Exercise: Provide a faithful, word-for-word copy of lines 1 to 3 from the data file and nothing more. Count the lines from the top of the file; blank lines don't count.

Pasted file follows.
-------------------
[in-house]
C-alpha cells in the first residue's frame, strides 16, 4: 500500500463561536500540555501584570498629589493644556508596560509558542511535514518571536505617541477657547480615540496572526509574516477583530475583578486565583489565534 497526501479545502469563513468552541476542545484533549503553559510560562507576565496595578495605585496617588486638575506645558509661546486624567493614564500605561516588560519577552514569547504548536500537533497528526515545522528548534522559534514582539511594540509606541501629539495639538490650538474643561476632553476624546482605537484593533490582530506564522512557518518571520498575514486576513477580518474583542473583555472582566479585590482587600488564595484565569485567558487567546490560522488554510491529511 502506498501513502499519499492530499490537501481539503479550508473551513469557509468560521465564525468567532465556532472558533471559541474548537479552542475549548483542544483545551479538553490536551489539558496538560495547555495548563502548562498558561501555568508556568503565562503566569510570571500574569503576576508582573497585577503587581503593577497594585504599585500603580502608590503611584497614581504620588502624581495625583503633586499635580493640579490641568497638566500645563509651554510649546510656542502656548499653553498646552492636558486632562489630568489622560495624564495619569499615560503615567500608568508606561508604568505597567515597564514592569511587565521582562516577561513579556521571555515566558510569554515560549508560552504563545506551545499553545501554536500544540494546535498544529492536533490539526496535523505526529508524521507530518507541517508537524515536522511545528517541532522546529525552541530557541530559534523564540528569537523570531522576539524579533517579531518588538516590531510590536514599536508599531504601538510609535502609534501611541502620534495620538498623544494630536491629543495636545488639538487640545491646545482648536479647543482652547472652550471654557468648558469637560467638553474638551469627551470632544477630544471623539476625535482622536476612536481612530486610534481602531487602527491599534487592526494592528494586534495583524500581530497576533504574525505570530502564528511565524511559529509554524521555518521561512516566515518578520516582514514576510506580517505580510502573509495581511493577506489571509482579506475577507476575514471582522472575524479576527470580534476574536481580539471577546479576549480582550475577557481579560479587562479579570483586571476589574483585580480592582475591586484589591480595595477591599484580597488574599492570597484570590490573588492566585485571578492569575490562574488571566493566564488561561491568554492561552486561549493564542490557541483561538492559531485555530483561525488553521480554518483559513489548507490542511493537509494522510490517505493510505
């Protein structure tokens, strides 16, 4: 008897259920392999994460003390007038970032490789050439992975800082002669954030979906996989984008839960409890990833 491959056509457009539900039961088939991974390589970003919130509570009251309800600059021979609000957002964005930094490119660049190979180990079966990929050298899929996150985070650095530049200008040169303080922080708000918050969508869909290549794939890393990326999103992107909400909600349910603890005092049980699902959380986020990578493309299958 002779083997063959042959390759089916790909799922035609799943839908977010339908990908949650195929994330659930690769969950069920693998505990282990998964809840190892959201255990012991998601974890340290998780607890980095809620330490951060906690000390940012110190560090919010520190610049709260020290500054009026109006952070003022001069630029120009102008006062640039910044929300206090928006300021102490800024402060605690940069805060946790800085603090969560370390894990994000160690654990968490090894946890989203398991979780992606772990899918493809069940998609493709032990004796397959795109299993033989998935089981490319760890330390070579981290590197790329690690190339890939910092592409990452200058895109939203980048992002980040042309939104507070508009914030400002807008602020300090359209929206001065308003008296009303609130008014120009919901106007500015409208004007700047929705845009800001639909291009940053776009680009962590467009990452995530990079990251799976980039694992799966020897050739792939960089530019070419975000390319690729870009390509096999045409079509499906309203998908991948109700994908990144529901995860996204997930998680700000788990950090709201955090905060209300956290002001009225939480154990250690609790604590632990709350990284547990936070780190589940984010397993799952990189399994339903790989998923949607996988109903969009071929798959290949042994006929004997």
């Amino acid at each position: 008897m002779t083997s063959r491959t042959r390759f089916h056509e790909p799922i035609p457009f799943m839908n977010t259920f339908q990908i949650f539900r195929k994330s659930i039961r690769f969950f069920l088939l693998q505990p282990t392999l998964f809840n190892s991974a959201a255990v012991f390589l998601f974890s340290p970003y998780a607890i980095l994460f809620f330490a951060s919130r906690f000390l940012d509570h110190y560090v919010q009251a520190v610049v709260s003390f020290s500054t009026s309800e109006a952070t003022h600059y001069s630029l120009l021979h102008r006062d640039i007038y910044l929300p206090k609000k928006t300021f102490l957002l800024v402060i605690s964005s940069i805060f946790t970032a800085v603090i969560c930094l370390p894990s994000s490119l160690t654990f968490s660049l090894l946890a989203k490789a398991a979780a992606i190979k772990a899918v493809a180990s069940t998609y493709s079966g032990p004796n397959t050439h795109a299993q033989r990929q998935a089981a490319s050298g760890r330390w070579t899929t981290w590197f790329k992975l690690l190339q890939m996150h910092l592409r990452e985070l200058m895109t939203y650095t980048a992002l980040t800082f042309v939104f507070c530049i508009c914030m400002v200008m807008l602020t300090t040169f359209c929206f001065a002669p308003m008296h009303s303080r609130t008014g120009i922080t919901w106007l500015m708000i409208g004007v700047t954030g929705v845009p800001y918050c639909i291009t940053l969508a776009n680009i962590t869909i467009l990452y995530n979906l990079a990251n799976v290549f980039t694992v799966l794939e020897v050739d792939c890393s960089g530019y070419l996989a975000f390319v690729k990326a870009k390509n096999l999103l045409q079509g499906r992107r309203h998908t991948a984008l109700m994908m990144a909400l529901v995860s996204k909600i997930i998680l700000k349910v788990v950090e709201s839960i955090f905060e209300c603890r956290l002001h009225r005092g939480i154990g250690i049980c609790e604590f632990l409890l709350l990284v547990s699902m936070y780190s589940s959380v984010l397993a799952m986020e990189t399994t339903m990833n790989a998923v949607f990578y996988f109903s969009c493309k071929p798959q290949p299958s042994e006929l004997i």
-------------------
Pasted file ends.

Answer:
[in-house]
C-alpha cells in the first residue's frame, strides 16, 4: 500500500463561536500540555501584570498629589493644556508596560509558542511535514518571536505617541477657547480615540496572526509574516477583530475583578486565583489565534 497526501479545502469563513468552541476542545484533549503553559510560562507576565496595578495605585496617588486638575506645558509661546486624567493614564500605561516588560519577552514569547504548536500537533497528526515545522528548534522559534514582539511594540509606541501629539495639538490650538474643561476632553476624546482605537484593533490582530506564522512557518518571520498575514486576513477580518474583542473583555472582566479585590482587600488564595484565569485567558487567546490560522488554510491529511 502506498501513502499519499492530499490537501481539503479550508473551513469557509468560521465564525468567532465556532472558533471559541474548537479552542475549548483542544483545551479538553490536551489539558496538560495547555495548563502548562498558561501555568508556568503565562503566569510570571500574569503576576508582573497585577503587581503593577497594585504599585500603580502608590503611584497614581504620588502624581495625583503633586499635580493640579490641568497638566500645563509651554510649546510656542502656548499653553498646552492636558486632562489630568489622560495624564495619569499615560503615567500608568508606561508604568505597567515597564514592569511587565521582562516577561513579556521571555515566558510569554515560549508560552504563545506551545499553545501554536500544540494546535498544529492536533490539526496535523505526529508524521507530518507541517508537524515536522511545528517541532522546529525552541530557541530559534523564540528569537523570531522576539524579533517579531518588538516590531510590536514599536508599531504601538510609535502609534501611541502620534495620538498623544494630536491629543495636545488639538487640545491646545482648536479647543482652547472652550471654557468648558469637560467638553474638551469627551470632544477630544471623539476625535482622536476612536481612530486610534481602531487602527491599534487592526494592528494586534495583524500581530497576533504574525505570530502564528511565524511559529509554524521555518521561512516566515518578520516582514514576510506580517505580510502573509495581511493577506489571509482579506475577507476575514471582522472575524479576527470580534476574536481580539471577546479576549480582550475577557481579560479587562479579570483586571476589574483585580480592582475591586484589591480595595477591599484580597488574599492570597484570590490573588492566585485571578492569575490562574488571566493566564488561561491568554492561552486561549493564542490557541483561538492559531485555530483561525488553521480554518483559513489548507490542511493537509494522510490517505493510505
């Protein structure tokens, strides 16, 4: 008897259920392999994460003390007038970032490789050439992975800082002669954030979906996989984008839960409890990833 491959056509457009539900039961088939991974390589970003919130509570009251309800600059021979609000957002964005930094490119660049190979180990079966990929050298899929996150985070650095530049200008040169303080922080708000918050969508869909290549794939890393990326999103992107909400909600349910603890005092049980699902959380986020990578493309299958 002779083997063959042959390759089916790909799922035609799943839908977010339908990908949650195929994330659930690769969950069920693998505990282990998964809840190892959201255990012991998601974890340290998780607890980095809620330490951060906690000390940012110190560090919010520190610049709260020290500054009026109006952070003022001069630029120009102008006062640039910044929300206090928006300021102490800024402060605690940069805060946790800085603090969560370390894990994000160690654990968490090894946890989203398991979780992606772990899918493809069940998609493709032990004796397959795109299993033989998935089981490319760890330390070579981290590197790329690690190339890939910092592409990452200058895109939203980048992002980040042309939104507070508009914030400002807008602020300090359209929206001065308003008296009303609130008014120009919901106007500015409208004007700047929705845009800001639909291009940053776009680009962590467009990452995530990079990251799976980039694992799966020897050739792939960089530019070419975000390319690729870009390509096999045409079509499906309203998908991948109700994908990144529901995860996204997930998680700000788990950090709201955090905060209300956290002001009225939480154990250690609790604590632990709350990284547990936070780190589940984010397993799952990189399994339903790989998923949607996988109903969009071929798959290949042994006929004997």